I was in Istanbul and looking to buy good headphones for mixing. I went to a shop and asked for headphones. I was provided some models and a player to hear how they sounded. “All I See is You” by Dave Koz was playing and sounded really good. I was [entranced] by the music and completely forgot to compare the headphones. While the salesman was changing the tracks to explain his headphones’ sounds for various genres, I grabbed the player to turn back to that track and take a picture of the artwork to [find out] the artist and song name.

I bought the headphones and immediately left to find and buy the track through my computer at my hotel and listen more times. Two years later, I recorded and mixed the whole The Journey album with the same headphones!

Dizzy Heights #20: There’s No Rehearsal

This show normally runs on a Thursday, but vacation beckons, so I’m posting it early. I apologize for the inconvenience.

With the exceptions of the bookends, this show is a love letter to Milwaukee’s Summerfest, because you will be hard pressed to find a better music festival bang for your buck than this, and my lovely wife and I are going for the first time in well over a decade. Which day will we be attending? All will be revealed when you press Play, but I will tell you that it’s basically my music collection in the flesh.

I also make shameless references to the following Popdose articles:

Drink a Toast to Innocence: A Tribute to Lite Rock

The Popdose Interview with Terri Nunn

Nike – Human Chain ad

And tangentially, this Super 700 song

Thank you, as always, for listening.


San Raphael’s Midnight North have just unwrapped their new album (their third), Under The Lights, and it may be wishful thinking that this will be the one to really put them on the map.  The band’s warm, rich, sometimes soulful, sometimes funky-jammy sound is soothing to the ear and it does make you stop and think when listening to the words (which to me is important).  The combination of melody, drive and harmonies makes this an album that makes you feel good.

Opening with the country-tinged, rockin’ steady title track, the balance of acoustic guitar, Nashville-styled riffs and fills and thrashing on the chorus, it’s the perfect way to get this collection started.  Segueing into the more groove-infused “Playing A Poor Hand Well” is a spot-on showcase for Elliott Peck’s vocals plus the sweet Hammond B3 sound and horn punches gives this a Memphis feel, which is near and dear to my heart.  And the strident “Everyday”, again, punctuated by beefy horns and a great single-note piano foundation rounds out a trifecta that tells me the band know how to open an album – start with three different styles and you will have the listener paying close attention.  “Romin’” has that get-down, jam feel, but is another solid groover with an equally solid chorus and the use of different vocalists makes it an even stronger piece; the twangy, slower pace of “Back To California” is another standout; “One Night Stand” is thumper – a country stomper and a good time vibe and “Echoes” may be my favorite – the most radio-friendly, pop number that has a certain R.E.M. touch to it (I immediately thought of “Driver 8” and “Texarkana”, frankly).  That minor comparison aside, it’s a damned good song, with riffs, drama and great vocals.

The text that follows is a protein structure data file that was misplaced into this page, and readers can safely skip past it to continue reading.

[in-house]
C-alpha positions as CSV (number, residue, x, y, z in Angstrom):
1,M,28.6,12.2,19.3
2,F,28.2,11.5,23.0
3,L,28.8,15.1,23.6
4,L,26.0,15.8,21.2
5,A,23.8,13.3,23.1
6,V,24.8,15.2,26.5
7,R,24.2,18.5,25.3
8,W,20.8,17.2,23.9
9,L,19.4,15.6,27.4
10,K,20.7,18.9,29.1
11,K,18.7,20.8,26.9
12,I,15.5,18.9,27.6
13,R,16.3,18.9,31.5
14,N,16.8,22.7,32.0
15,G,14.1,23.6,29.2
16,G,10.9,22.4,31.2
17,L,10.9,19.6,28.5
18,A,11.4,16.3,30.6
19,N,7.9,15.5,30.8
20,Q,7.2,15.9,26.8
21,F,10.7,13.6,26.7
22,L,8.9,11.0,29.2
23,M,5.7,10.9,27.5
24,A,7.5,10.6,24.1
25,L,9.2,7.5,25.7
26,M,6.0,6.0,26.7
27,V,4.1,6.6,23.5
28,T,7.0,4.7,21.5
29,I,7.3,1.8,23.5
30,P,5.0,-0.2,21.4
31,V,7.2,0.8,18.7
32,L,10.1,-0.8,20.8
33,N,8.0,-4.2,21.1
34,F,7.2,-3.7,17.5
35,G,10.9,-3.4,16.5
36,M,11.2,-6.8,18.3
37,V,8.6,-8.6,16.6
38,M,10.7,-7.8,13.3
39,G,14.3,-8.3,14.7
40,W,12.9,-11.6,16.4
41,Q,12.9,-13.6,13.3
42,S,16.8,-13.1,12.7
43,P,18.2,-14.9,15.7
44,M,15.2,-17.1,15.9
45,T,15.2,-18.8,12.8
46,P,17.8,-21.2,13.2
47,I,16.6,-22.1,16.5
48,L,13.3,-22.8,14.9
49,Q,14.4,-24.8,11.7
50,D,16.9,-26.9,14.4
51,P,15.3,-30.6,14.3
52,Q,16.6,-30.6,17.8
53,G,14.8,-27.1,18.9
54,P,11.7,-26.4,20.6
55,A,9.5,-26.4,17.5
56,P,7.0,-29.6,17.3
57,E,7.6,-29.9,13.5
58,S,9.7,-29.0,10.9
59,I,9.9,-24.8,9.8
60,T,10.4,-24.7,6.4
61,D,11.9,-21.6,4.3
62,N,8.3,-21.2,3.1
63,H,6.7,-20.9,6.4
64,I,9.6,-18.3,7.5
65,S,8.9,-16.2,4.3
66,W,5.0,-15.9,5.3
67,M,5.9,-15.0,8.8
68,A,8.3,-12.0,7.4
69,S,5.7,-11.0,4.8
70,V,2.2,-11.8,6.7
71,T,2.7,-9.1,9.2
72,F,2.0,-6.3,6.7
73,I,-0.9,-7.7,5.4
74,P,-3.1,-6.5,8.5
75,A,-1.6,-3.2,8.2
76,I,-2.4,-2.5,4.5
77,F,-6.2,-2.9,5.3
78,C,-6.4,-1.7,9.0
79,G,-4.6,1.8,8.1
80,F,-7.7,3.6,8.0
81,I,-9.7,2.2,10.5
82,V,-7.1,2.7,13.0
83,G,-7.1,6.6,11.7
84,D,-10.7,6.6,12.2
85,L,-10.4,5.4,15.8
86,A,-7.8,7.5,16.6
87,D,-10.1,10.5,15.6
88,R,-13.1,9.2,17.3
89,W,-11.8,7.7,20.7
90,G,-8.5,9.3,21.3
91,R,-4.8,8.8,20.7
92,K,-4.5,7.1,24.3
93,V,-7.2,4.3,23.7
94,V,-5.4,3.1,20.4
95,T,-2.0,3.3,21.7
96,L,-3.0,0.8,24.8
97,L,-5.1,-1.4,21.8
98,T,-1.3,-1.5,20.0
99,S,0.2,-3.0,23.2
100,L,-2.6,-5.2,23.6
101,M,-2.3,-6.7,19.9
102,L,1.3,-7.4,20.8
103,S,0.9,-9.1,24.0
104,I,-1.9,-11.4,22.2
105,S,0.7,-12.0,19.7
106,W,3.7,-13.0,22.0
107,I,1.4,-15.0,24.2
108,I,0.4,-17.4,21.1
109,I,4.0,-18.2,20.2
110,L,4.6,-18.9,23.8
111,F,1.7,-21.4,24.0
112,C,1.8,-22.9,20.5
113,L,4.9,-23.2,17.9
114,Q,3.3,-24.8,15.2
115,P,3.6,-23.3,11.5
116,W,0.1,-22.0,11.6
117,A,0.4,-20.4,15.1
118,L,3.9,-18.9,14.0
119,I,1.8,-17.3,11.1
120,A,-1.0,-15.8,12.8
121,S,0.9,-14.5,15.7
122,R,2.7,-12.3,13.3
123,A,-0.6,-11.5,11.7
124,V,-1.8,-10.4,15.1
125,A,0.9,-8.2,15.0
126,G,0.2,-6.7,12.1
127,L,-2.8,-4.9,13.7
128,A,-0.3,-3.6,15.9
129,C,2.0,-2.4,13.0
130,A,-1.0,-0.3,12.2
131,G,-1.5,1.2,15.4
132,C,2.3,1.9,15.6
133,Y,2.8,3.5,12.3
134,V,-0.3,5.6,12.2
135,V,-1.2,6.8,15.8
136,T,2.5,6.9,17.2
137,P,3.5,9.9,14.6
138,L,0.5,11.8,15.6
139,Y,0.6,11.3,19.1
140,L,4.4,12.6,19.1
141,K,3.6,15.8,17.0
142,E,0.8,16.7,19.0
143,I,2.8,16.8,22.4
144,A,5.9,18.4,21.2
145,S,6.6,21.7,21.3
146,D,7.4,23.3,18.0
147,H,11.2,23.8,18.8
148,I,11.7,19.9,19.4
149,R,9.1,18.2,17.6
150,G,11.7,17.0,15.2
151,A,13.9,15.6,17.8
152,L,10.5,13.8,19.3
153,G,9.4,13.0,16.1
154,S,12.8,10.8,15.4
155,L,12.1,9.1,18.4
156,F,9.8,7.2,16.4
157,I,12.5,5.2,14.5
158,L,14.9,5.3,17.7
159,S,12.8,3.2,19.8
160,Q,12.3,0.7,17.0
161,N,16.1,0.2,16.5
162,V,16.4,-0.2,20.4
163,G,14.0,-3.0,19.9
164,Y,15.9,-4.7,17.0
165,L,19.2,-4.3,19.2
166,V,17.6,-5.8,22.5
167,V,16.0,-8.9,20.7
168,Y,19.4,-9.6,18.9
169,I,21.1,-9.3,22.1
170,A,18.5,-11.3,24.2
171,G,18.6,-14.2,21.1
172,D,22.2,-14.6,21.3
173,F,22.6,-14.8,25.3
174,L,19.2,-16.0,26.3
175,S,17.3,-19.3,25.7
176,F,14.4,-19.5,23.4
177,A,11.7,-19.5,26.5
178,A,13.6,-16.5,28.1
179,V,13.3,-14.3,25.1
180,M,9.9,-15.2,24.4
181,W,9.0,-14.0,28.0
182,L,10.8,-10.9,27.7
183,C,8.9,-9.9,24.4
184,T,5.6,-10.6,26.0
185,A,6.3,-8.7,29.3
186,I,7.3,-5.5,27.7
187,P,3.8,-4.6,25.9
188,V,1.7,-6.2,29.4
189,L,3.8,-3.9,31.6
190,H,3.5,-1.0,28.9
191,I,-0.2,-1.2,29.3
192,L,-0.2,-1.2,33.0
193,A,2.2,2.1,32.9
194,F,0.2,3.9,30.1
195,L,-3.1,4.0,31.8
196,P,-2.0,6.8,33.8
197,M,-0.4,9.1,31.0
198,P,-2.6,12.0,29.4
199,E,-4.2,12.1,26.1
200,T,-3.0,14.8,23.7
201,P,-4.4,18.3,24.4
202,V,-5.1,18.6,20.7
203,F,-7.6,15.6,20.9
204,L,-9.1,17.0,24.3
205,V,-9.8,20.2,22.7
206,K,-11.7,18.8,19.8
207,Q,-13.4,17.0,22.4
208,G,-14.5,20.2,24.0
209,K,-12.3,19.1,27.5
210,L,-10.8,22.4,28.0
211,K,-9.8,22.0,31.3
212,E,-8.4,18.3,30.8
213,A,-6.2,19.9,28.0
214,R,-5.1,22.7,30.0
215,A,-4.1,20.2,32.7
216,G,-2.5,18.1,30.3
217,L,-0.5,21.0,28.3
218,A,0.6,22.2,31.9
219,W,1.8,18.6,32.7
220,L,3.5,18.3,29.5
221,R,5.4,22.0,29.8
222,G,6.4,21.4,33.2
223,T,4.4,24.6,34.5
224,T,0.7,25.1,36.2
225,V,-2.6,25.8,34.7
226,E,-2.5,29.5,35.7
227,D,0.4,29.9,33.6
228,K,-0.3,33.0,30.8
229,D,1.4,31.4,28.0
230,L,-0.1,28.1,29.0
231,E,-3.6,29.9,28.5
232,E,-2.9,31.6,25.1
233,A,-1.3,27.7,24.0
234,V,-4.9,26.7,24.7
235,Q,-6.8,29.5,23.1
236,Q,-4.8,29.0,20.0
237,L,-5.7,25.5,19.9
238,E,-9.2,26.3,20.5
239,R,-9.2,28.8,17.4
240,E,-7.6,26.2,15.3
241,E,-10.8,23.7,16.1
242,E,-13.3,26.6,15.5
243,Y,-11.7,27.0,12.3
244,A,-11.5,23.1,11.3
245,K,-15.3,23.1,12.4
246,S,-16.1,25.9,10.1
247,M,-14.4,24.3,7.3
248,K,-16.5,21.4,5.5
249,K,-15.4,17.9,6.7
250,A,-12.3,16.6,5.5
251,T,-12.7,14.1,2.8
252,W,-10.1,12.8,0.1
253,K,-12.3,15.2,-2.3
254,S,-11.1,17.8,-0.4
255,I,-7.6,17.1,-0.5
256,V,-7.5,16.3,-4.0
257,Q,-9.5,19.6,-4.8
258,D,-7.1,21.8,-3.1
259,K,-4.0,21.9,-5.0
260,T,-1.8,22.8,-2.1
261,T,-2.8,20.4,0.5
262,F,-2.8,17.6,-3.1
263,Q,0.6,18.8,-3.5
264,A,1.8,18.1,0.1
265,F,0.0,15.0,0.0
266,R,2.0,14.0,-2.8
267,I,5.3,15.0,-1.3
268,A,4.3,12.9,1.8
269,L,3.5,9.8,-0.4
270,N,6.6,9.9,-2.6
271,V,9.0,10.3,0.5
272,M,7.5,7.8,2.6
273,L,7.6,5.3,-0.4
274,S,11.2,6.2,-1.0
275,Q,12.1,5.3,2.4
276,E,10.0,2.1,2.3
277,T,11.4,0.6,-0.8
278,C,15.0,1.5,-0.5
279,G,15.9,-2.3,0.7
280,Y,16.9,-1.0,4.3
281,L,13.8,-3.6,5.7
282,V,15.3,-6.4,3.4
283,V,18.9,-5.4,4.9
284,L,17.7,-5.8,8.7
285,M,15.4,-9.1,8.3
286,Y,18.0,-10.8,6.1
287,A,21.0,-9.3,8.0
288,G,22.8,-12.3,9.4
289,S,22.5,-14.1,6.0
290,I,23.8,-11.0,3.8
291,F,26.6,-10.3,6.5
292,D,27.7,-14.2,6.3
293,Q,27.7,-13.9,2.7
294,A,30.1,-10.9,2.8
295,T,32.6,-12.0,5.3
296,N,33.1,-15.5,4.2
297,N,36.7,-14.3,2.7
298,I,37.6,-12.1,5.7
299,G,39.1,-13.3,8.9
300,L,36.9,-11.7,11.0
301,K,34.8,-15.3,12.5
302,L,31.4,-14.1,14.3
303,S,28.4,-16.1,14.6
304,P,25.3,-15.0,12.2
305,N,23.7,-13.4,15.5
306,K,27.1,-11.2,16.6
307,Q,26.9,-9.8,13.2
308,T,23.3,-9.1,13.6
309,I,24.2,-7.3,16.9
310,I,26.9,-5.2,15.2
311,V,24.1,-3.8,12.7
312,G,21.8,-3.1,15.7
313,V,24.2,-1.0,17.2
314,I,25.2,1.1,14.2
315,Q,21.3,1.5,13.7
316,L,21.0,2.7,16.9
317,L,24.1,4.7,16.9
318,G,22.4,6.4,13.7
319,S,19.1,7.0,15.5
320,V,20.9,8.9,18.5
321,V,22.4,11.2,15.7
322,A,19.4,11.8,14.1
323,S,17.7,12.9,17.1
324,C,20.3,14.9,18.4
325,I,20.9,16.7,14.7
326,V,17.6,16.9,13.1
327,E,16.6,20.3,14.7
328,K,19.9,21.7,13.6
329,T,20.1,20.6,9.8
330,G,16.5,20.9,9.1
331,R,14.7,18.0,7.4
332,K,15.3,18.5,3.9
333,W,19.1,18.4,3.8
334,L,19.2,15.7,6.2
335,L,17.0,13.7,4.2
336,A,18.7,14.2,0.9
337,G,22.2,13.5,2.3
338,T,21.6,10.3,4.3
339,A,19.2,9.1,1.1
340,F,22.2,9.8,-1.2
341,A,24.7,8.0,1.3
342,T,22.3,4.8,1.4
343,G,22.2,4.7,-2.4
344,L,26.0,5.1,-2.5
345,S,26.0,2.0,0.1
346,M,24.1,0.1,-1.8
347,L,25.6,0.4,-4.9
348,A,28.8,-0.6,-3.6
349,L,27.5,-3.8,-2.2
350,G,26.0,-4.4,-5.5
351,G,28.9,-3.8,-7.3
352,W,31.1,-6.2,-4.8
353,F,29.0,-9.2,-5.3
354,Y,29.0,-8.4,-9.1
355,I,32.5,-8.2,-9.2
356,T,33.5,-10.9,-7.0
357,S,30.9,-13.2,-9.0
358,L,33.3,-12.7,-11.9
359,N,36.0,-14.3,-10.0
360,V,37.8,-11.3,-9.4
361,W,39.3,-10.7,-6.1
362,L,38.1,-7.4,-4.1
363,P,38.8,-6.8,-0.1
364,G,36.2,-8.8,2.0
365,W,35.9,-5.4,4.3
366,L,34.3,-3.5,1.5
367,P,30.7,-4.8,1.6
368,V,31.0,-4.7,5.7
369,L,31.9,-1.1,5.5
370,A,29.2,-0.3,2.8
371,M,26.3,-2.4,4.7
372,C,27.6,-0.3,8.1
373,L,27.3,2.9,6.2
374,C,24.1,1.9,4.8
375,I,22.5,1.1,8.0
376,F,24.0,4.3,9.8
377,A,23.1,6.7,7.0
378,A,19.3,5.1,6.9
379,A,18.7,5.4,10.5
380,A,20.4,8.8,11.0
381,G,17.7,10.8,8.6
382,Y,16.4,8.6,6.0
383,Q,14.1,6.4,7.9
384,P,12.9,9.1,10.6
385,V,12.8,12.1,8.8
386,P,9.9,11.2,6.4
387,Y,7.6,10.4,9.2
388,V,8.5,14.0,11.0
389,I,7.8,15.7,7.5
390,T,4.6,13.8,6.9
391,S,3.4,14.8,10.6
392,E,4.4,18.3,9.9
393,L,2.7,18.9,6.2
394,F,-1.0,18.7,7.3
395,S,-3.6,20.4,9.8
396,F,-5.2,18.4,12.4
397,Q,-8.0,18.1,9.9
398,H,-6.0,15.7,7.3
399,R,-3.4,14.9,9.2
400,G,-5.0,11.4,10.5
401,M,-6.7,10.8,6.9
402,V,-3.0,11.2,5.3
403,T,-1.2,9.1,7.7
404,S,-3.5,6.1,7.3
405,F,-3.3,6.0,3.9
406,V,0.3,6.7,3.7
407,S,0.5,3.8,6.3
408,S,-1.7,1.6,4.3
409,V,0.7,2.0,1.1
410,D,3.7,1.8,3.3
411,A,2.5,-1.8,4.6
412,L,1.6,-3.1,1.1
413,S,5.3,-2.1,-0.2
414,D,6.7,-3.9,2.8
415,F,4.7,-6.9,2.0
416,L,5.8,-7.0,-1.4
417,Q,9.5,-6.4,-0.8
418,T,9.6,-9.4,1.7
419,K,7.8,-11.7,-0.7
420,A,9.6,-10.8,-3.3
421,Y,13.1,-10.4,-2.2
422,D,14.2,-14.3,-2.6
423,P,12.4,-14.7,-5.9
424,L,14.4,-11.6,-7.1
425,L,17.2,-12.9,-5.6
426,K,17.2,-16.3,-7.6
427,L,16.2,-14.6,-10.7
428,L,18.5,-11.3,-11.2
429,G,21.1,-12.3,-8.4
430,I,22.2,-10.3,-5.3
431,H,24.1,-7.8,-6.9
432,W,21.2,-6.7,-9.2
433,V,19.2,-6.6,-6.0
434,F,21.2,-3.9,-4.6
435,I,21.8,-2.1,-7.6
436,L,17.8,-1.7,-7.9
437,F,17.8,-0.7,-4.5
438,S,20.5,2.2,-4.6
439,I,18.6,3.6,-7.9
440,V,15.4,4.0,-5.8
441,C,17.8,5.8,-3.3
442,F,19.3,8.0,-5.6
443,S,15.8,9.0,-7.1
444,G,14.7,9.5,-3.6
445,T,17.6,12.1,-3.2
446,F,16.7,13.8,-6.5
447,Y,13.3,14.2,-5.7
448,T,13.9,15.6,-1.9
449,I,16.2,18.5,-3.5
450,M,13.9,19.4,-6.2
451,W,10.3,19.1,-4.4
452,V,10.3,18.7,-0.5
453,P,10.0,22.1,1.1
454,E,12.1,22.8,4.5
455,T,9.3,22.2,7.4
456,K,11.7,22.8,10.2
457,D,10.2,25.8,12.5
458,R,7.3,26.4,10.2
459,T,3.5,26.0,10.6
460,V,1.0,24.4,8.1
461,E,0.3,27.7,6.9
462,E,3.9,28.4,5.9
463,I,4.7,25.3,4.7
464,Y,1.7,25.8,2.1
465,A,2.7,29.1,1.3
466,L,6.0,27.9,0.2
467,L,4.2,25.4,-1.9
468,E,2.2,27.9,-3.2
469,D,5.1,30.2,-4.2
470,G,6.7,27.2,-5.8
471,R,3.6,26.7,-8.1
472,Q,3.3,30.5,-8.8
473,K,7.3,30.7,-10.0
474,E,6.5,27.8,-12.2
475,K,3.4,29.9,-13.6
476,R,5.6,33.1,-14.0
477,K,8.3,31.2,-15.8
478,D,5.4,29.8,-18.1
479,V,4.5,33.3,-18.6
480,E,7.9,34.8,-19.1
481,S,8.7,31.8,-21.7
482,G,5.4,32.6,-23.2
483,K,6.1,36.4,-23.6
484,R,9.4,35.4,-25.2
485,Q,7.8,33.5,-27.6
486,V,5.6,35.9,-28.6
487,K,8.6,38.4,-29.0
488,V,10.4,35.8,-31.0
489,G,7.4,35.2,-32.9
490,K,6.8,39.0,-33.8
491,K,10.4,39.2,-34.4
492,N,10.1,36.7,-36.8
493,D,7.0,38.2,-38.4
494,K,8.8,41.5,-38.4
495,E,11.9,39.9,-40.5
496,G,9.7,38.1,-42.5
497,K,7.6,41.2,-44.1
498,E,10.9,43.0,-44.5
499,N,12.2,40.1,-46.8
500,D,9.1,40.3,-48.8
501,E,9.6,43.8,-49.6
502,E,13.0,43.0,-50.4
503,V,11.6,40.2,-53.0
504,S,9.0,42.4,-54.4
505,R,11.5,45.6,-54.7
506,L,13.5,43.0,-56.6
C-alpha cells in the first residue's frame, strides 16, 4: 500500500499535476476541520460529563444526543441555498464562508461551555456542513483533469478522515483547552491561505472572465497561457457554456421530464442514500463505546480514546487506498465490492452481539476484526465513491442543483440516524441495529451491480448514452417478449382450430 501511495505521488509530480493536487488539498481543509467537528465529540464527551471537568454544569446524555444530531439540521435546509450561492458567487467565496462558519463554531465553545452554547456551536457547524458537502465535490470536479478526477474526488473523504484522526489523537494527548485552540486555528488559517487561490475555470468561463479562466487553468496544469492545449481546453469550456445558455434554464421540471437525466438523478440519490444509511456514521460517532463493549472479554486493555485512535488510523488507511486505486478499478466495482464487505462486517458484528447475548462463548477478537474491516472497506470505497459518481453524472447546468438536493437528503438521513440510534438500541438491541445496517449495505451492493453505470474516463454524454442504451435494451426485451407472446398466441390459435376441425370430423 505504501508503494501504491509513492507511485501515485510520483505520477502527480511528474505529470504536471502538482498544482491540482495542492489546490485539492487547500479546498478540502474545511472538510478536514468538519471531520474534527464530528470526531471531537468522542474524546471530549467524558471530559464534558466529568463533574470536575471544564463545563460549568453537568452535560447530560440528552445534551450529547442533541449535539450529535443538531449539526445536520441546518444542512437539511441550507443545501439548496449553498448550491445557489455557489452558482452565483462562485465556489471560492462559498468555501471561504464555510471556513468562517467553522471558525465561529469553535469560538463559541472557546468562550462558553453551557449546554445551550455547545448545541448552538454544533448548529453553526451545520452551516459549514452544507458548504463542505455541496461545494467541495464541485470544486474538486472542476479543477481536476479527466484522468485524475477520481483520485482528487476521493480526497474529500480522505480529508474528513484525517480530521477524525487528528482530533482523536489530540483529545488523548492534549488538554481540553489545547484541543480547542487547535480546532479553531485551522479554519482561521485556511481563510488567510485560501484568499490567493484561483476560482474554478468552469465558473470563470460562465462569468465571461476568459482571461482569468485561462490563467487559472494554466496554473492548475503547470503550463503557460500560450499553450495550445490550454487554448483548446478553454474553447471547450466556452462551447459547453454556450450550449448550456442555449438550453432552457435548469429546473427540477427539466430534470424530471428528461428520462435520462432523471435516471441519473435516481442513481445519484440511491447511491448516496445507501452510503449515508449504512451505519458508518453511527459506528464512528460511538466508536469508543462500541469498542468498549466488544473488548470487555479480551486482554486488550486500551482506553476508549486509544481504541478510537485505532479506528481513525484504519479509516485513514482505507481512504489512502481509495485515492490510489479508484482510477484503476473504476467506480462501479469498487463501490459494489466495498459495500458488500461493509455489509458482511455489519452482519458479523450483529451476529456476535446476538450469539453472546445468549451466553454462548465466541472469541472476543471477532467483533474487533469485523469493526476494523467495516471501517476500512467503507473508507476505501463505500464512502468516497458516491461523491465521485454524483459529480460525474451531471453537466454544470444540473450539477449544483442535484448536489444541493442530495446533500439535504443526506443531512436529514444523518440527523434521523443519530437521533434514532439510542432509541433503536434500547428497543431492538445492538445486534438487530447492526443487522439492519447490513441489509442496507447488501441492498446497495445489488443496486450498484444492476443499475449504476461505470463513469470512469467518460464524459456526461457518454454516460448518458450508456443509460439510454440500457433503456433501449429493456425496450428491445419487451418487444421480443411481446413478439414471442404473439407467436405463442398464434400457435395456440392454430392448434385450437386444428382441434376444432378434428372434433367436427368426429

Eleven songs to listen to, think about, and then listen to again – and it’s easy to bounce around to really enjoy this very fine collection of songs.  A tip of the hat to Midnight North – an album well done, filled with a steady diet of devourable sounds and a little something for everyone.


Under The Lights is currently available

What’s THAT Supposed to Mean?: Silversun Pickups, “Panic Switch”

Are you pistol-whipped? Do you release the glitch? Can you fall asleep with a panic switch? What’s THAT supposed to mean?

Quite by accident, this series has had much more to say about the expressiveness of music than the brilliance of lyrics. I’m OK with that. I majored in music, not poetry.